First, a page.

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Car Washing Grit Guard

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Picture of Car Washing Grit Guard
Runner-up Copy Cat Reverse Engineering Challenge

I made it at Techshop

This instructable was Runner Up in the Copy Cat Reverse Engineering Challenge.

Commercially available Grit Guards (http://www.gritguard.com) fit in the bottom of your car wash bucket and clean your wash mitt, brush, or towel, to save your paint from swirl marks and scratches. Once the grit is removed from your mitt, the guard acts as a settling filter, keeping the grit away from your mitt, so that you don't recontaminate it.

Grit Guards may be purchased for $9.99 + shipping and handling, and according to their website, is the "most cost effective method for protecting your precious painted surfaces from being scratched while washing your vehicle."

However, this instructable will show you how to make your own grit guard for FREE*, making THIS the most cost effective method to protect your vehicle!

Materials:

(1) 5 gallon plastic bucket.
 
*Used pickle buckets from restaurants, paint pails, and cat litter containers are FREE.
If you must purchase one, Home Depot sells theirs for $2.60, which is still 1/4 of the price of a Grit Guard.
 
Masking/painters tape (optional)

Tools (available at TechShop):

Drill press
1" or 1-1/8" hole saw
 
Time to make:  < 30 minutes

 
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Step 1: Mark the holes

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On the bottom of the bucket, mark 8 lines, evenly spaced in a radial pattern (like spokes of a wheel). You don't need to be super accurate, just eye-ball it. You may use a marker and straight edge and draw the pattern, or you can do like we did, and use painter's tape.

(You may notice our bucket started out with a few saw cuts in it, after it was used as a makeshift sawhorse, making it the perfect donor bucket for this project!)

Step 2: Drill the holes

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Using the hole saw in the drill press, drill holes all the way around the bucket, as close to the edge as possible, on your marked lines. (You could use a hand drill here, but the drill press makes it much easier.)

Then drill holes all the way around, near the center, then add a third set of holes in between the others.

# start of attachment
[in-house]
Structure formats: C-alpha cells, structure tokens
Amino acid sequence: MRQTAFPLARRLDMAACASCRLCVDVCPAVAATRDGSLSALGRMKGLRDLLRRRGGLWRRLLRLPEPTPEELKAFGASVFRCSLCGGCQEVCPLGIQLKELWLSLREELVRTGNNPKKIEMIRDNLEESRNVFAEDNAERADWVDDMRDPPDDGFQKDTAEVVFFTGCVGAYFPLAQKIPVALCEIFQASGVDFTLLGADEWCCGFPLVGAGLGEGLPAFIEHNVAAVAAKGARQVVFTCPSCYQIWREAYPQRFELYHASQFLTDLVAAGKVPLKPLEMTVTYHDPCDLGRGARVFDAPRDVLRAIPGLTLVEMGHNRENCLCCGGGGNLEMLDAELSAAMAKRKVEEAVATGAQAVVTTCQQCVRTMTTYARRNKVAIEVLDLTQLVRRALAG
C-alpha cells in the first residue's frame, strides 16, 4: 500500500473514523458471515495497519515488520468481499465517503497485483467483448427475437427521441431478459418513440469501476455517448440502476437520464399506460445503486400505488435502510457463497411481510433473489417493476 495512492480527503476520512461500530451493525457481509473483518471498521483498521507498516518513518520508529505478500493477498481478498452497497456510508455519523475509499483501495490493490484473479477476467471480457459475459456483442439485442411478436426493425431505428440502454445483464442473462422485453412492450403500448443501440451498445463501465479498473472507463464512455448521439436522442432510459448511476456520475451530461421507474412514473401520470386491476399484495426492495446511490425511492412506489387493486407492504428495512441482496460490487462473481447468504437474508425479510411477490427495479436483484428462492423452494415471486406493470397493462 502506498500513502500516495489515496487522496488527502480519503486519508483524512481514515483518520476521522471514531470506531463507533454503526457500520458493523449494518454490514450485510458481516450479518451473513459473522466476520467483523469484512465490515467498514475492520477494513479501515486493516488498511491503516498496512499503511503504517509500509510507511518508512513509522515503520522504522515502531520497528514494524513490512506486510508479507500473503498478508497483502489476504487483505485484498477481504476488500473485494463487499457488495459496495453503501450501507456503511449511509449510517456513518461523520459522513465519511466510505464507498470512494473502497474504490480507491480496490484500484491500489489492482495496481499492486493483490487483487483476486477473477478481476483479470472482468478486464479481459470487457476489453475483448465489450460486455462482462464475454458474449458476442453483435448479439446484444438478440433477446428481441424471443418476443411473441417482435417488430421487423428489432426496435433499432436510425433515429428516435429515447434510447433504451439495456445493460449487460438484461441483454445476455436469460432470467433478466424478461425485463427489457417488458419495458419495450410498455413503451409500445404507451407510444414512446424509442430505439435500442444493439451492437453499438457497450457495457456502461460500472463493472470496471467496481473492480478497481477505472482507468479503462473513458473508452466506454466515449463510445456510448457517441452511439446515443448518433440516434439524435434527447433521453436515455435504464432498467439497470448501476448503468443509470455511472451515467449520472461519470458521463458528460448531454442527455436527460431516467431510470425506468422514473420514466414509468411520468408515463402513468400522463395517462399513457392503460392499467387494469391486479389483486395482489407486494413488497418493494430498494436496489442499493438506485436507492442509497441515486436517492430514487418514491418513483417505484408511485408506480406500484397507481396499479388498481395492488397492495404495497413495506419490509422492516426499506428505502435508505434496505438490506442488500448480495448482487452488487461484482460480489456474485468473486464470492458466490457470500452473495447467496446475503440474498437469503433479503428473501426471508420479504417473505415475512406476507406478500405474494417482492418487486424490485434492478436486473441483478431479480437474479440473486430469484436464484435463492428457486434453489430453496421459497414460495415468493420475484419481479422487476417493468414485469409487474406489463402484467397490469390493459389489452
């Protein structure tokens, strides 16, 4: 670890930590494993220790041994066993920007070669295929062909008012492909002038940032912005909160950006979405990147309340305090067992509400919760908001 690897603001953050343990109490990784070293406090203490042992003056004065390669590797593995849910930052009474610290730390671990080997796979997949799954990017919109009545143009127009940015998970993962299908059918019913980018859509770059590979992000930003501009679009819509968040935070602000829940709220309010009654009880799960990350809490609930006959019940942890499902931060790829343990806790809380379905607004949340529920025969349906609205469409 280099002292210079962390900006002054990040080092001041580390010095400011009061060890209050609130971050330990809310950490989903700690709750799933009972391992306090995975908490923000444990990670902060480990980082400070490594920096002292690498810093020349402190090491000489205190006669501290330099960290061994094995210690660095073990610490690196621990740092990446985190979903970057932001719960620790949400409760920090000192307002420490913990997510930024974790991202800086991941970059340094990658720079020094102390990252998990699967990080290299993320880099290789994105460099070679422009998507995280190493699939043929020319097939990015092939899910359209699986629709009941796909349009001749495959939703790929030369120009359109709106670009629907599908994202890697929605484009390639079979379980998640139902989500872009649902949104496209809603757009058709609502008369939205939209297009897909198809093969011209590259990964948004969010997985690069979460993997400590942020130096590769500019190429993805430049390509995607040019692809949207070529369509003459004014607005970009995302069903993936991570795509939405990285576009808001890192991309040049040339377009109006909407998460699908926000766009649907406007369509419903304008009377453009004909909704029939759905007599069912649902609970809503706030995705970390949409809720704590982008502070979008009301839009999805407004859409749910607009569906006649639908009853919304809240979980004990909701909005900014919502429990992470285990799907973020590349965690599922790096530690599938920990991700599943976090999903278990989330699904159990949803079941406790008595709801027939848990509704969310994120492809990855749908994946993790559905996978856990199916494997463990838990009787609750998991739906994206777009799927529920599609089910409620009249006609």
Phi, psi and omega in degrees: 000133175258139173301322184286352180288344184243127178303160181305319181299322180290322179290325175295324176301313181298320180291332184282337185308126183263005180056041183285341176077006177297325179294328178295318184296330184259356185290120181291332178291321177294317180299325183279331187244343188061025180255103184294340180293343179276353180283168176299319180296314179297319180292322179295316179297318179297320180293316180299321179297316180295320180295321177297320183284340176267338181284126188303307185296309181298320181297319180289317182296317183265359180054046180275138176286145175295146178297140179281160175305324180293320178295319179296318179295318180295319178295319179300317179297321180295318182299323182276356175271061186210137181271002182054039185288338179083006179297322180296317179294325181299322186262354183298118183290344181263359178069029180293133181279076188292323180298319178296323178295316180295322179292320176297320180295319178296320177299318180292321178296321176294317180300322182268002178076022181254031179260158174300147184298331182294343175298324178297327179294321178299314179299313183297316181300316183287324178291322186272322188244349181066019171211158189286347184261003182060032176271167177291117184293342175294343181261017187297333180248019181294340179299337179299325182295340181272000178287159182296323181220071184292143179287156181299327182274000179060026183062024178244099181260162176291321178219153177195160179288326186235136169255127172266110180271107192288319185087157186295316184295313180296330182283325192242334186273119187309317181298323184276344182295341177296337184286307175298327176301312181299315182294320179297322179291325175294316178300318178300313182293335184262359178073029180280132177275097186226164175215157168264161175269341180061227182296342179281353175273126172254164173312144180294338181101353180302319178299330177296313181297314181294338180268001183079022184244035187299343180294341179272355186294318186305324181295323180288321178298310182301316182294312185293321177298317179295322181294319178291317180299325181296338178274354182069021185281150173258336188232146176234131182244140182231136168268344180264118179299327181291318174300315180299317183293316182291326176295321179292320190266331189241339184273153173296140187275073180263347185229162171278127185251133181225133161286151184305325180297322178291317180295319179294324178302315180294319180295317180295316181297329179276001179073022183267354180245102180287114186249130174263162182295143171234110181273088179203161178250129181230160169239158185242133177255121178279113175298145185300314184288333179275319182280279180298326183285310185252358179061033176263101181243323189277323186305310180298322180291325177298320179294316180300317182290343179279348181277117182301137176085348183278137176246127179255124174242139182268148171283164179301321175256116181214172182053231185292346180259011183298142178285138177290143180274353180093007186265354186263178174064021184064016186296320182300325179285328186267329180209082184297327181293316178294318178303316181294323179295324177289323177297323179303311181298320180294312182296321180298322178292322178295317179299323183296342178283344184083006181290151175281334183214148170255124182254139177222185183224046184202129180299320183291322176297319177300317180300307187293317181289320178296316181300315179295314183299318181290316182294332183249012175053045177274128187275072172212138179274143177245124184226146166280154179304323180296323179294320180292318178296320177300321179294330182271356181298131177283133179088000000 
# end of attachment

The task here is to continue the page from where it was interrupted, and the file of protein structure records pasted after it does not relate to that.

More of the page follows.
You can go ahead and add another hole in the center if you wish, and you are done!

Step 3: Using your Grit Guard

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Avoid washing with sponges. Sponges trap dirt and grit in their pores, making your "cleaning tool" a scratching tool. Desirable washing tools are lambs wool mitts with a long nap (length of fibers) or microfiber mitts.

Place your new grit guard in your 5 gallon wash bucket, and fill with water and your favorite car washing soap. Because of the way the buckets nest, the bottom of your grit guard will sit a few inches above the bottom of the wash bucket.

Start washing your vehicle, and each time you place the mitt back into the bucket, rub it on the bottom of the grit guard to release the dirt, grit, and grime. The soild particles will pass through the holes in your grit guard and sink to the bottom of the wash bucket, keeping your mitt clean and grit free.

Note: Many people (including the Grit Guard company) recommend using the two-bucket method for washing vehicles. This involves having a rinse bucket with clear water and a grit guard, and a second bucket with the soap (and possibly another grit guard). The idea is that after each use of the mitt, you clean it in the rinse bucket, then load it up with more soapy water in the second.

There is certainly nothing wrong with the two-bucket method, and for the price (FREE), it is worth making a second grit guard if you choose.

Tip: Automatic dishwashing liquid works like magic to clean whitewall and raised white letters. You probably already have it under your sink anyway, and it is way cheaper than 'tire bleach' and way easier to use than steel wool soap pads, like my father used to do. Just squirt a dap on a wet rag and wash the tire, but be sure not to get any on your paint, and do not rinse it in your wash bucket, as it will strip the wax off your vehicle!

Step 4: Storage

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The commercial Grit Guard is designed to fit inside your 5 gallon pail, so it takes up some of the volume. Your new FREE grit guard is itself a 5 gallon pail, so none of the interior volume is lost.

This lets you store all of your favorite soaps, cleaners, mitts, chamois, brushes, etc. inside the pail, and also provides a 'drip rack' for your wet stuff.

If you want, you may even add a lid, to keep all of your car washing supplies clean and organized.

By the way, that is my 1977 Chevrolet El Camino SS.

About lime3D:

I have been designing products in the automotive, aerospace, medical, defense and consumer products industries for over 30 years. I am an "Inventor for Hire", so if there is something you need designed or built, just send me a message, or stop by http://www.lime3D.net, and maybe we can do business!